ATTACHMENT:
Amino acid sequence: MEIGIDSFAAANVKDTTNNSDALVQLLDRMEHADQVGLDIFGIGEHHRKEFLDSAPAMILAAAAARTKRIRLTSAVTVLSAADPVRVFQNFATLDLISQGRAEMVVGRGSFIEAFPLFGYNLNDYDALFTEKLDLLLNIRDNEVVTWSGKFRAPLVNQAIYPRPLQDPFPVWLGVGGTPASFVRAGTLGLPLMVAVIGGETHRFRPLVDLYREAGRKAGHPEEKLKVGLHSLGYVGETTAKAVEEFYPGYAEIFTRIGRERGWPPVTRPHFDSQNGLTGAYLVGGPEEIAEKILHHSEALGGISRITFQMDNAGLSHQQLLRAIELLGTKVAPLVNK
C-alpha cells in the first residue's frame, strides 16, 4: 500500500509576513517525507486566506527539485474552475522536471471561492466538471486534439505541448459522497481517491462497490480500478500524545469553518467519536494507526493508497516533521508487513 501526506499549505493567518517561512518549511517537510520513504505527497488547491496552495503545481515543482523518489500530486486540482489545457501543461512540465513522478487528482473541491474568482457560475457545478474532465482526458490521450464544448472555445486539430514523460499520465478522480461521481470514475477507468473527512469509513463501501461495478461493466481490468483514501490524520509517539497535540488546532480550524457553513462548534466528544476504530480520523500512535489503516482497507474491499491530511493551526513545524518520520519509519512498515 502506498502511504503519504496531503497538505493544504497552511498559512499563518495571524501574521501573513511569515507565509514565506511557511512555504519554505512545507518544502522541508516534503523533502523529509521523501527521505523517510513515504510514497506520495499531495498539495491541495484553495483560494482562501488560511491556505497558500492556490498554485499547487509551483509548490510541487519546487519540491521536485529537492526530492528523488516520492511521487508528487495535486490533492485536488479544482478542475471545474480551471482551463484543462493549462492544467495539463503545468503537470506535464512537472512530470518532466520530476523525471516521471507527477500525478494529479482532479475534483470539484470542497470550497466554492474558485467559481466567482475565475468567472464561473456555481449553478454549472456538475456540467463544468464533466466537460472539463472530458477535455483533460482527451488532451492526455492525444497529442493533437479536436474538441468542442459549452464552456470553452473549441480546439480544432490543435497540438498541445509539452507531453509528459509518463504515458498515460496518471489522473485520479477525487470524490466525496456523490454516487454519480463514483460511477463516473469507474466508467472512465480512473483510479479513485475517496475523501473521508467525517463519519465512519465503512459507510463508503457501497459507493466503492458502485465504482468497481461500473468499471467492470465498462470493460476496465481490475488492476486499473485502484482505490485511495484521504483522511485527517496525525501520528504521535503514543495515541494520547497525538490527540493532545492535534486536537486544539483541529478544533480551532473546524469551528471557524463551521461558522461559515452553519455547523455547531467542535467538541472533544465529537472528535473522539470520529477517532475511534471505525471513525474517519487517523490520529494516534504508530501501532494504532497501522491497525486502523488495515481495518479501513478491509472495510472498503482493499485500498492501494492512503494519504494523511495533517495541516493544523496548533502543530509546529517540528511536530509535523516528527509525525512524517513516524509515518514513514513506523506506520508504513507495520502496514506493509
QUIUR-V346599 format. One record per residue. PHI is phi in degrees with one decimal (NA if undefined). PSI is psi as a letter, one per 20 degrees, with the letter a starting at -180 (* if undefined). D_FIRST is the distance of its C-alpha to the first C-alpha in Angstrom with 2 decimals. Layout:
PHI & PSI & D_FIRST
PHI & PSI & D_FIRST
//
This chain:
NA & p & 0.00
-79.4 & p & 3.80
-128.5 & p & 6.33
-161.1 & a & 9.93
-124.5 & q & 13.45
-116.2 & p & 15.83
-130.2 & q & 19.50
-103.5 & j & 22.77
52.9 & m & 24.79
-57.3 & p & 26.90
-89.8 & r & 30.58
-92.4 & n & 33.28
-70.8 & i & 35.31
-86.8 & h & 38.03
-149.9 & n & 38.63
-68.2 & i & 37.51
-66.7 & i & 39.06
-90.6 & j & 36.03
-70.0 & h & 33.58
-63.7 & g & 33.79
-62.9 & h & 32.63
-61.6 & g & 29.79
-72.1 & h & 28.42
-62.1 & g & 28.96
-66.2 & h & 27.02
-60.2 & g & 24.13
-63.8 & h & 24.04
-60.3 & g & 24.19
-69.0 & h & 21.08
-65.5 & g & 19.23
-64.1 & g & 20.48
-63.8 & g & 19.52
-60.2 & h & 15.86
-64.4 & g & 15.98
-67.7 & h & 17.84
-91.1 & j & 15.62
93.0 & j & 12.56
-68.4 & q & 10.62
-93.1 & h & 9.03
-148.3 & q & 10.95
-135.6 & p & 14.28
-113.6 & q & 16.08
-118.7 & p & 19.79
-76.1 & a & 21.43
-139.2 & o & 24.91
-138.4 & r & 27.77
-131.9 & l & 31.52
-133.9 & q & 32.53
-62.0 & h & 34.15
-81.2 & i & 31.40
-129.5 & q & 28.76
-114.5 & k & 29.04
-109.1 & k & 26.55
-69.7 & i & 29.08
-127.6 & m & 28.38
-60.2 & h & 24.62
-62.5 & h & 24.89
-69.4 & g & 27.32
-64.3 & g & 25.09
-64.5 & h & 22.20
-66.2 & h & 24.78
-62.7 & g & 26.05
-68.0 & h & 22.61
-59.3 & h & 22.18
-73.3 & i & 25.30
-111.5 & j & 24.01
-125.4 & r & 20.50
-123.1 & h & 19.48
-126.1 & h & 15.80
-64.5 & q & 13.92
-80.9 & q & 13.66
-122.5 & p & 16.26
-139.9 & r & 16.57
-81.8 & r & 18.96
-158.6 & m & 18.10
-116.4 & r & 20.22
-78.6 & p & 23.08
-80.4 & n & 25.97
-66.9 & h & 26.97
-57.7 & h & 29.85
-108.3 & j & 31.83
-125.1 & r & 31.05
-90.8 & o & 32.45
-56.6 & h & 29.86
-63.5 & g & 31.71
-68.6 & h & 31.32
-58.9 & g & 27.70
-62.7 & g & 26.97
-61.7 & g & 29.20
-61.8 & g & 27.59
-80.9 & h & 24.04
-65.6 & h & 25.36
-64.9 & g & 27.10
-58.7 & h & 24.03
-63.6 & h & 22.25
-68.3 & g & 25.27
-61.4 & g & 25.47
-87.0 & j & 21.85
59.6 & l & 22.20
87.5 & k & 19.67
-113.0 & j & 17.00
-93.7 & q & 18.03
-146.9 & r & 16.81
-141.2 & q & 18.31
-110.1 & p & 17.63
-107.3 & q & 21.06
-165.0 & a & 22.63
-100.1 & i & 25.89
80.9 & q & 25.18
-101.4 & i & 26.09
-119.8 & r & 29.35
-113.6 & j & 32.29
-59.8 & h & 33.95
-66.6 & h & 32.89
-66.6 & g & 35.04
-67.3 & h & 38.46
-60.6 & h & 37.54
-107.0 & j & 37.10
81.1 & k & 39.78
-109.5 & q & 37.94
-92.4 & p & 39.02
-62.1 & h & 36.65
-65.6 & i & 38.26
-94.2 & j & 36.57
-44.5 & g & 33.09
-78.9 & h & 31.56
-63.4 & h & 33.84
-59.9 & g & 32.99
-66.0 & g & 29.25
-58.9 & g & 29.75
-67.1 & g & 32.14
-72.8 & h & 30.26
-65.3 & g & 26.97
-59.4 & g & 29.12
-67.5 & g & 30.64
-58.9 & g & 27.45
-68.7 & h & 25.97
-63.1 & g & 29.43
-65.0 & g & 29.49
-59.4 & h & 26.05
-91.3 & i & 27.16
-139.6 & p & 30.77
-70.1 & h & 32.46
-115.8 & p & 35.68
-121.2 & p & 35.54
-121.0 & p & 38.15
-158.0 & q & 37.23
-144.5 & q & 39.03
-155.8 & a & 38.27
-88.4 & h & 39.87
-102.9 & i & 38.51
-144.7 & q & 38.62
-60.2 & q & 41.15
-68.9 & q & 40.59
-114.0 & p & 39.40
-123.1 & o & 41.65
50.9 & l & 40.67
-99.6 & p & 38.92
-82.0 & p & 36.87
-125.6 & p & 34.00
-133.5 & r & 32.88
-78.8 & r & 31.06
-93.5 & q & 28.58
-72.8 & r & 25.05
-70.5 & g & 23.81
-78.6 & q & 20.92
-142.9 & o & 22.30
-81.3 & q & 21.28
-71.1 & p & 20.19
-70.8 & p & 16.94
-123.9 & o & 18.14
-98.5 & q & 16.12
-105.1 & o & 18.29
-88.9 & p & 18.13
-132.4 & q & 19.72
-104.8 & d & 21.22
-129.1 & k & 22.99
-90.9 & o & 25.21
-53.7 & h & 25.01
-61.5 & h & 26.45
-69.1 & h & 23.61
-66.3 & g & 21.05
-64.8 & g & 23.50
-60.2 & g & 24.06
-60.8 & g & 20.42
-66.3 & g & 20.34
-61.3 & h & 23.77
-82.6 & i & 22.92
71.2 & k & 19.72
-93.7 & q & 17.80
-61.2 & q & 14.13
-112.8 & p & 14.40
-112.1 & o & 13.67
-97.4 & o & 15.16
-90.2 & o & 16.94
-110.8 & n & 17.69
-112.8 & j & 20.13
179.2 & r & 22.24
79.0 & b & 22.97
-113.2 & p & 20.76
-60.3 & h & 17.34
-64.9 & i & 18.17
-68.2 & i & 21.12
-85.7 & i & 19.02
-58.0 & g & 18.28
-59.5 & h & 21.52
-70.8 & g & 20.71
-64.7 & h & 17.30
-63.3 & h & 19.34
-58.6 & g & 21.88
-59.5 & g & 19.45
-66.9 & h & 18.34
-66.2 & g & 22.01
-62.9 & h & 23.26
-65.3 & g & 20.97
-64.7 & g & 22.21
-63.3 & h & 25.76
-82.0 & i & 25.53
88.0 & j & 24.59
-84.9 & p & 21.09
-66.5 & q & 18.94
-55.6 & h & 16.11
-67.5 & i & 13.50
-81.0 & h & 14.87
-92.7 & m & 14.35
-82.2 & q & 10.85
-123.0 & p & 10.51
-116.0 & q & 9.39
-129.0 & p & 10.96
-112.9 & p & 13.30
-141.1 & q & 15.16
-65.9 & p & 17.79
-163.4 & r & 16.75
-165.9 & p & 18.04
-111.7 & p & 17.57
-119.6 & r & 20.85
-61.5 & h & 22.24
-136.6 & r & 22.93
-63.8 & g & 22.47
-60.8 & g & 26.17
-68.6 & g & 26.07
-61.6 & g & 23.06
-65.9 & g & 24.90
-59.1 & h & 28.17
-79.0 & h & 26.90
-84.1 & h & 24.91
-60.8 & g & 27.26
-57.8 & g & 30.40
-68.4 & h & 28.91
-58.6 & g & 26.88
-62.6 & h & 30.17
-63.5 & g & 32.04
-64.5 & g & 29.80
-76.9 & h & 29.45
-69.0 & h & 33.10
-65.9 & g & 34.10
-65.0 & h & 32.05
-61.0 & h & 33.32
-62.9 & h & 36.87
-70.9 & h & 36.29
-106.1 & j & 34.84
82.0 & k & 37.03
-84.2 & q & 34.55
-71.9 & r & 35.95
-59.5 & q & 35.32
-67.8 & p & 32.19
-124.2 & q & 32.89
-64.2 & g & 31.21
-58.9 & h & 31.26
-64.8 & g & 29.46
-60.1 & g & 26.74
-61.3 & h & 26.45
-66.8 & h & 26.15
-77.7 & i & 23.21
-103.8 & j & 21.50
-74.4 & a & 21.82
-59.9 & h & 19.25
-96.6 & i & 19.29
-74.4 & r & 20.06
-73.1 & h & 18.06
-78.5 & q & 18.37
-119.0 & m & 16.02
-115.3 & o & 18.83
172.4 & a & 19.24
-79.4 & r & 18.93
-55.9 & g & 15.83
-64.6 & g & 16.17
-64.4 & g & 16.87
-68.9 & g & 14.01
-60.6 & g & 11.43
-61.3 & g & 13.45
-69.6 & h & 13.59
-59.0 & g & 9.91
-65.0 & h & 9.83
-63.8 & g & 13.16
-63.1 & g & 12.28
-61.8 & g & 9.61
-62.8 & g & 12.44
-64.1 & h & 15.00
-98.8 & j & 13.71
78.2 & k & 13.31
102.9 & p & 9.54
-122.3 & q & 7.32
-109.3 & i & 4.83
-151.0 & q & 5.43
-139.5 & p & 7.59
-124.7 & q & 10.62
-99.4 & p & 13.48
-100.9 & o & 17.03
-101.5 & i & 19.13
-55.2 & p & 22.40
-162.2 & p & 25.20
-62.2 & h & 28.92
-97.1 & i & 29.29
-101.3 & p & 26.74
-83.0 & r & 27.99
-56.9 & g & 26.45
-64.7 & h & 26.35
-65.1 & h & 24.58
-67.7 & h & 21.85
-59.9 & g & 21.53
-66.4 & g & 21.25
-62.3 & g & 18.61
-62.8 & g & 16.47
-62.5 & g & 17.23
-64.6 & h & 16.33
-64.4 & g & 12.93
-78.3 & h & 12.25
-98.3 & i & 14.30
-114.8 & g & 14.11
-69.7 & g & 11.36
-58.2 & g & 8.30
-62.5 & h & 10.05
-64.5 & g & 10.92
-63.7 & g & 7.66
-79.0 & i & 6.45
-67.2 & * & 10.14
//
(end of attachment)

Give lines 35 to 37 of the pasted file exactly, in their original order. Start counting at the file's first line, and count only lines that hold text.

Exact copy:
-60.3 & g & 24.19
-69.0 & h & 21.08
-65.5 & g & 19.23